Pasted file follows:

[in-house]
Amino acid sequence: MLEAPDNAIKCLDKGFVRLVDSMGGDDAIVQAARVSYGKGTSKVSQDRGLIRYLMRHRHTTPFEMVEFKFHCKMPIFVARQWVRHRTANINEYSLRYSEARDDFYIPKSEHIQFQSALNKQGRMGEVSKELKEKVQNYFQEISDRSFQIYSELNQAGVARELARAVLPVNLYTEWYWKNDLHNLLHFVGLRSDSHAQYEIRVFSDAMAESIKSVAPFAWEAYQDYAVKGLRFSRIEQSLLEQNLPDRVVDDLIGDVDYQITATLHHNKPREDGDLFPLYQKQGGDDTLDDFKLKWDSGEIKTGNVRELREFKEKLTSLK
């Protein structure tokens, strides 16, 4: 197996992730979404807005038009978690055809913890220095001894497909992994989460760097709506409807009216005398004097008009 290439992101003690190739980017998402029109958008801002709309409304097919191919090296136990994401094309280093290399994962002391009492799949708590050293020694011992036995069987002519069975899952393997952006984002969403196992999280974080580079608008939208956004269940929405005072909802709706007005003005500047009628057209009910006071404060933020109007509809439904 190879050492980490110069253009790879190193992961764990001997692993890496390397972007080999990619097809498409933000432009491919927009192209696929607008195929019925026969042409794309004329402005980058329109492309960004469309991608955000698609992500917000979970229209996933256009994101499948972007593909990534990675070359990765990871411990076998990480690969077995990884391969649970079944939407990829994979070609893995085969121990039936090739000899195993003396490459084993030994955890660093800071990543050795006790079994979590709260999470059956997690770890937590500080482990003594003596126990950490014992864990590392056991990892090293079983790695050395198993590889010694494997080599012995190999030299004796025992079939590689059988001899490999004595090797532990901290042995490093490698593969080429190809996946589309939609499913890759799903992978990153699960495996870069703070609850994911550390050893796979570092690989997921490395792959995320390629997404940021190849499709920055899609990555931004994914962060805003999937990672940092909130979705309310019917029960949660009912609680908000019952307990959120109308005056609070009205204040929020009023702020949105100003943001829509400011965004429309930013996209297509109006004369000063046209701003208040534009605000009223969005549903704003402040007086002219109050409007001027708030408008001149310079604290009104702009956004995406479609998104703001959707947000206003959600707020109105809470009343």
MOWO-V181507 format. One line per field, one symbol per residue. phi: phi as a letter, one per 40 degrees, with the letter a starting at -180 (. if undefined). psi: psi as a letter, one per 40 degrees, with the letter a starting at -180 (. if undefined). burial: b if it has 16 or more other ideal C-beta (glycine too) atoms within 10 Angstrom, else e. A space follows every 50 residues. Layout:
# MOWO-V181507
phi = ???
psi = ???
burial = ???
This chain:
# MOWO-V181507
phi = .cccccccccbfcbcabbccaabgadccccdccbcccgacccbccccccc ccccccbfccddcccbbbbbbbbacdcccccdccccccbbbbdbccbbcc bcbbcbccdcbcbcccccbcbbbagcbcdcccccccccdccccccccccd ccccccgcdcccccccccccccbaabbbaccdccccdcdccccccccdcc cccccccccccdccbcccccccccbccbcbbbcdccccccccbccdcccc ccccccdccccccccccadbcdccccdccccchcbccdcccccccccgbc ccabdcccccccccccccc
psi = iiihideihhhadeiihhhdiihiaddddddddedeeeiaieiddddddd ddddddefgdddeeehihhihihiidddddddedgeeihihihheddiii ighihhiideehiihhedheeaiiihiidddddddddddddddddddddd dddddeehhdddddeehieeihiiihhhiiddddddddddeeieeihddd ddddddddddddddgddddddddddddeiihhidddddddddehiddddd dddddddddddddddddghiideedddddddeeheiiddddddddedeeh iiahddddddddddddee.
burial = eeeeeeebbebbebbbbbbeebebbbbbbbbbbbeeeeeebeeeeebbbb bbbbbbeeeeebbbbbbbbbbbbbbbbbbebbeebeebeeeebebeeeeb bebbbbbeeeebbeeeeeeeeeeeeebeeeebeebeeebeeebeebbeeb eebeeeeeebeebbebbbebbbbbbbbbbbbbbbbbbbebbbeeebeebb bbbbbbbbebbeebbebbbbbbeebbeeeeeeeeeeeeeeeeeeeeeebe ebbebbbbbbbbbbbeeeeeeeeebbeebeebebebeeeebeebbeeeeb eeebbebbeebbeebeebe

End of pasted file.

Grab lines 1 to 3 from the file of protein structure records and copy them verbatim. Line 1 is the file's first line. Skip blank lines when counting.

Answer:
[in-house]
Amino acid sequence: MLEAPDNAIKCLDKGFVRLVDSMGGDDAIVQAARVSYGKGTSKVSQDRGLIRYLMRHRHTTPFEMVEFKFHCKMPIFVARQWVRHRTANINEYSLRYSEARDDFYIPKSEHIQFQSALNKQGRMGEVSKELKEKVQNYFQEISDRSFQIYSELNQAGVARELARAVLPVNLYTEWYWKNDLHNLLHFVGLRSDSHAQYEIRVFSDAMAESIKSVAPFAWEAYQDYAVKGLRFSRIEQSLLEQNLPDRVVDDLIGDVDYQITATLHHNKPREDGDLFPLYQKQGGDDTLDDFKLKWDSGEIKTGNVRELREFKEKLTSLK
């Protein structure tokens, strides 16, 4: 197996992730979404807005038009978690055809913890220095001894497909992994989460760097709506409807009216005398004097008009 290439992101003690190739980017998402029109958008801002709309409304097919191919090296136990994401094309280093290399994962002391009492799949708590050293020694011992036995069987002519069975899952393997952006984002969403196992999280974080580079608008939208956004269940929405005072909802709706007005003005500047009628057209009910006071404060933020109007509809439904 190879050492980490110069253009790879190193992961764990001997692993890496390397972007080999990619097809498409933000432009491919927009192209696929607008195929019925026969042409794309004329402005980058329109492309960004469309991608955000698609992500917000979970229209996933256009994101499948972007593909990534990675070359990765990871411990076998990480690969077995990884391969649970079944939407990829994979070609893995085969121990039936090739000899195993003396490459084993030994955890660093800071990543050795006790079994979590709260999470059956997690770890937590500080482990003594003596126990950490014992864990590392056991990892090293079983790695050395198993590889010694494997080599012995190999030299004796025992079939590689059988001899490999004595090797532990901290042995490093490698593969080429190809996946589309939609499913890759799903992978990153699960495996870069703070609850994911550390050893796979570092690989997921490395792959995320390629997404940021190849499709920055899609990555931004994914962060805003999937990672940092909130979705309310019917029960949660009912609680908000019952307990959120109308005056609070009205204040929020009023702020949105100003943001829509400011965004429309930013996209297509109006004369000063046209701003208040534009605000009223969005549903704003402040007086002219109050409007001027708030408008001149310079604290009104702009956004995406479609998104703001959707947000206003959600707020109105809470009343």